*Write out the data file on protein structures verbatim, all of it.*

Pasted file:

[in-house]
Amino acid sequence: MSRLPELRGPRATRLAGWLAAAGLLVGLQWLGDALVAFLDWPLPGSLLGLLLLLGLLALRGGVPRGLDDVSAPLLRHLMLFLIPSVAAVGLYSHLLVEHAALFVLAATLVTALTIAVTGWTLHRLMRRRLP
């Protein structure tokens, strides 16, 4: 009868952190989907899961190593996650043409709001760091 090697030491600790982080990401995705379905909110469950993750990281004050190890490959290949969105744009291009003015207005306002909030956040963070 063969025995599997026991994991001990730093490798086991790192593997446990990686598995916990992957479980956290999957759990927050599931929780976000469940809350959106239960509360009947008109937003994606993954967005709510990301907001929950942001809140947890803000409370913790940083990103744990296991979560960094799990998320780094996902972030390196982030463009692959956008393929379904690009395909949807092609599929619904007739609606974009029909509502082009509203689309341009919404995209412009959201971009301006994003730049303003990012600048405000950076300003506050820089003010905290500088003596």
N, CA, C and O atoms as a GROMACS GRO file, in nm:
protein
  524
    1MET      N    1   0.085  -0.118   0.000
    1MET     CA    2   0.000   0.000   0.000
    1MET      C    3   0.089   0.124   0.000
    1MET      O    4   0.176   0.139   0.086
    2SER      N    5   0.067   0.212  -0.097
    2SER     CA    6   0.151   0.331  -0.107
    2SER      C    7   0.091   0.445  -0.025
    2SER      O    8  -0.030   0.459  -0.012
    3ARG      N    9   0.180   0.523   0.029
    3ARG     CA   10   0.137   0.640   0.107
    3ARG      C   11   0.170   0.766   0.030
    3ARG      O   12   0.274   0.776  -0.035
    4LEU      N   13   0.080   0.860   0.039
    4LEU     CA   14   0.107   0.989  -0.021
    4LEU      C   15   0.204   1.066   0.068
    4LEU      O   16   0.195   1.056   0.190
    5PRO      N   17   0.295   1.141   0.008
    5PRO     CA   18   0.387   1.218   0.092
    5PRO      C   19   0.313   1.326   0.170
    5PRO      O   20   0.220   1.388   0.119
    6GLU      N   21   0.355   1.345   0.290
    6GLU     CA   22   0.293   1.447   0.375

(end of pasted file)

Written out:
[in-house]
Amino acid sequence: MSRLPELRGPRATRLAGWLAAAGLLVGLQWLGDALVAFLDWPLPGSLLGLLLLLGLLALRGGVPRGLDDVSAPLLRHLMLFLIPSVAAVGLYSHLLVEHAALFVLAATLVTALTIAVTGWTLHRLMRRRLP
């Protein structure tokens, strides 16, 4: 009868952190989907899961190593996650043409709001760091 090697030491600790982080990401995705379905909110469950993750990281004050190890490959290949969105744009291009003015207005306002909030956040963070 063969025995599997026991994991001990730093490798086991790192593997446990990686598995916990992957479980956290999957759990927050599931929780976000469940809350959106239960509360009947008109937003994606993954967005709510990301907001929950942001809140947890803000409370913790940083990103744990296991979560960094799990998320780094996902972030390196982030463009692959956008393929379904690009395909949807092609599929619904007739609606974009029909509502082009509203689309341009919404995209412009959201971009301006994003730049303003990012600048405000950076300003506050820089003010905290500088003596």
N, CA, C and O atoms as a GROMACS GRO file, in nm:
protein
  524
    1MET      N    1   0.085  -0.118   0.000
    1MET     CA    2   0.000   0.000   0.000
    1MET      C    3   0.089   0.124   0.000
    1MET      O    4   0.176   0.139   0.086
    2SER      N    5   0.067   0.212  -0.097
    2SER     CA    6   0.151   0.331  -0.107
    2SER      C    7   0.091   0.445  -0.025
    2SER      O    8  -0.030   0.459  -0.012
    3ARG      N    9   0.180   0.523   0.029
    3ARG     CA   10   0.137   0.640   0.107
    3ARG      C   11   0.170   0.766   0.030
    3ARG      O   12   0.274   0.776  -0.035
    4LEU      N   13   0.080   0.860   0.039
    4LEU     CA   14   0.107   0.989  -0.021
    4LEU      C   15   0.204   1.066   0.068
    4LEU      O   16   0.195   1.056   0.190
    5PRO      N   17   0.295   1.141   0.008
    5PRO     CA   18   0.387   1.218   0.092
    5PRO      C   19   0.313   1.326   0.170
    5PRO      O   20   0.220   1.388   0.119
    6GLU      N   21   0.355   1.345   0.290
    6GLU     CA   22   0.293   1.447   0.375